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Fitness and family health

July 12, 2012

Training for your first 5k

Have you always wanted to run a 5k race, but didn’t think you could do it? Here are some tips to help you on your way.

You’ve watched runners in your neighbourhood pound the pavement and marvelled at how they do it. You’ve always wanted to learn how to run and eventually take on a 5k race. Here are some tips to help you on your way:

1. Get the medical OK

Before engaging in any vigorous activity, you’ll want to make sure you have the green light from your family doctor, says Elaine McCrea, owner of The Runners Shop in Toronto.

2. Consider a running group

Not sure you can complete a running program on your own? Why not join a running group? (Check with your local running store for more details.) A group will connect you with other runners of your athletic ability. Meeting likeminded runners every week will not only motivate you to keep up your workouts, but may also introduce you to some new friends, says McCrea. But she emphasizes that group running isn’t for everyone.

Other runners, such as 41-year-old Chris Vollick of Stoney Creek, Ont., prefer a more individualized program. One of his New Year’s resolutions was to improve his fitness level and eventually to train for a 5k race in May. To prepare, he simply uploaded a free training program, C25K (Couch Potato to 5k) to his iPod. “It’s great because [when you listen to your iPod,] it tells you when to stop or start running and it gives you all the cues to do what you need to do,” he says.

3. Invest in some essentials

That doesn’t mean going out and buying every running gizmo available. But to make running more comfortable and prevent injuries, you’ll want to invest in some proper running shoes, says McCrea. Since there are so many different types of running shoes, you’ll want to be professionally fitted for the right shoe for your feet. Vollick finds running doesn’t cost much since most people already own some athletic clothing and an MP3 player. So once you have the shoes, you’re ready to run. (When you’re out on a run wearing earbuds, be very careful in traffic and at railway crossings, as you may not hear approaching danger.)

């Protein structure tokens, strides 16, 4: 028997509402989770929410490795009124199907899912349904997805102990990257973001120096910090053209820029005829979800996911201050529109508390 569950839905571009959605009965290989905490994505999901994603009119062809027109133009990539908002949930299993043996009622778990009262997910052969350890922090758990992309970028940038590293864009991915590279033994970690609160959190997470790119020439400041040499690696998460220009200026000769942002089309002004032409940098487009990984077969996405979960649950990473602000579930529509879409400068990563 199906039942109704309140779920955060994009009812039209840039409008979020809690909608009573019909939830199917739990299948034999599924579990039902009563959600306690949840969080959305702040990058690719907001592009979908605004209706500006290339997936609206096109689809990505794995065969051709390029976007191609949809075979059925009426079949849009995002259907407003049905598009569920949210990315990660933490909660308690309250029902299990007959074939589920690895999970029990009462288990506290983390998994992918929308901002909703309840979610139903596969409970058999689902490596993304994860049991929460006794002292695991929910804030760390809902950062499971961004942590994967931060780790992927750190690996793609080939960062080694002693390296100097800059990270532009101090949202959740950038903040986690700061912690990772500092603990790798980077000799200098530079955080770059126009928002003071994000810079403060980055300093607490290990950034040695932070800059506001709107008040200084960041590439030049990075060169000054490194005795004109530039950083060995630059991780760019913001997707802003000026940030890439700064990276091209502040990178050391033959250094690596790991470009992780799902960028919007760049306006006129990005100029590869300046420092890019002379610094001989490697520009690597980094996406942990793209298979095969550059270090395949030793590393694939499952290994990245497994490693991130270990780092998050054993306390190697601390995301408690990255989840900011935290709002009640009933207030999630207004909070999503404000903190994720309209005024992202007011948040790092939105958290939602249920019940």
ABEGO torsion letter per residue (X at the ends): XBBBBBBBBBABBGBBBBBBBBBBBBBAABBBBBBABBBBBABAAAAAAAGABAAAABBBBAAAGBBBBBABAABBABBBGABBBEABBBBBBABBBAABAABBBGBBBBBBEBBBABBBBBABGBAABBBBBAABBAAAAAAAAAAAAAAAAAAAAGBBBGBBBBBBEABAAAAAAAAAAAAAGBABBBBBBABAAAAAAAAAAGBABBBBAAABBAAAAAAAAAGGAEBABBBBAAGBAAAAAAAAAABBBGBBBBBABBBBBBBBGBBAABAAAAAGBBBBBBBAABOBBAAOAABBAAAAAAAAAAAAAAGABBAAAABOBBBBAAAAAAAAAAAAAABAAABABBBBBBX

4. Follow your running program as outlined

To learn how to run up to five kilometres, you will do a combination of running and walking over a two-to-three-month period, says McCrea. So for example, after walking to warm up, you may run for one minute and walk for three minutes repeating for four sets and eventually increasing your running endurance up to five kilometres.

Some of the runs in your program may seem easy and you may be inclined to up your mileage to challenge yourself more. Bad idea, says McCrea. Running programs recognize that your body needs time to adapt. She compares learning to run to weight training. “If you’ve gone to the gym and started to do weight training, you know how easy it is to overdo it. Running is not that different,” she says.

5. Signed up for a 5k race? Enjoy the experience

That means positioning yourself towards the middle or the back of the starting line so faster runners won’t jostle you, says McCrea. The vibe for your first race should be, “I’m just here to complete the event, take it all in, have a good time and enjoy the positive energy.”

Vollick completed his first race, the Toronto Goodlife 5k, in May. He says the satisfaction of running across the finish line was enough to motivate him to do another one.

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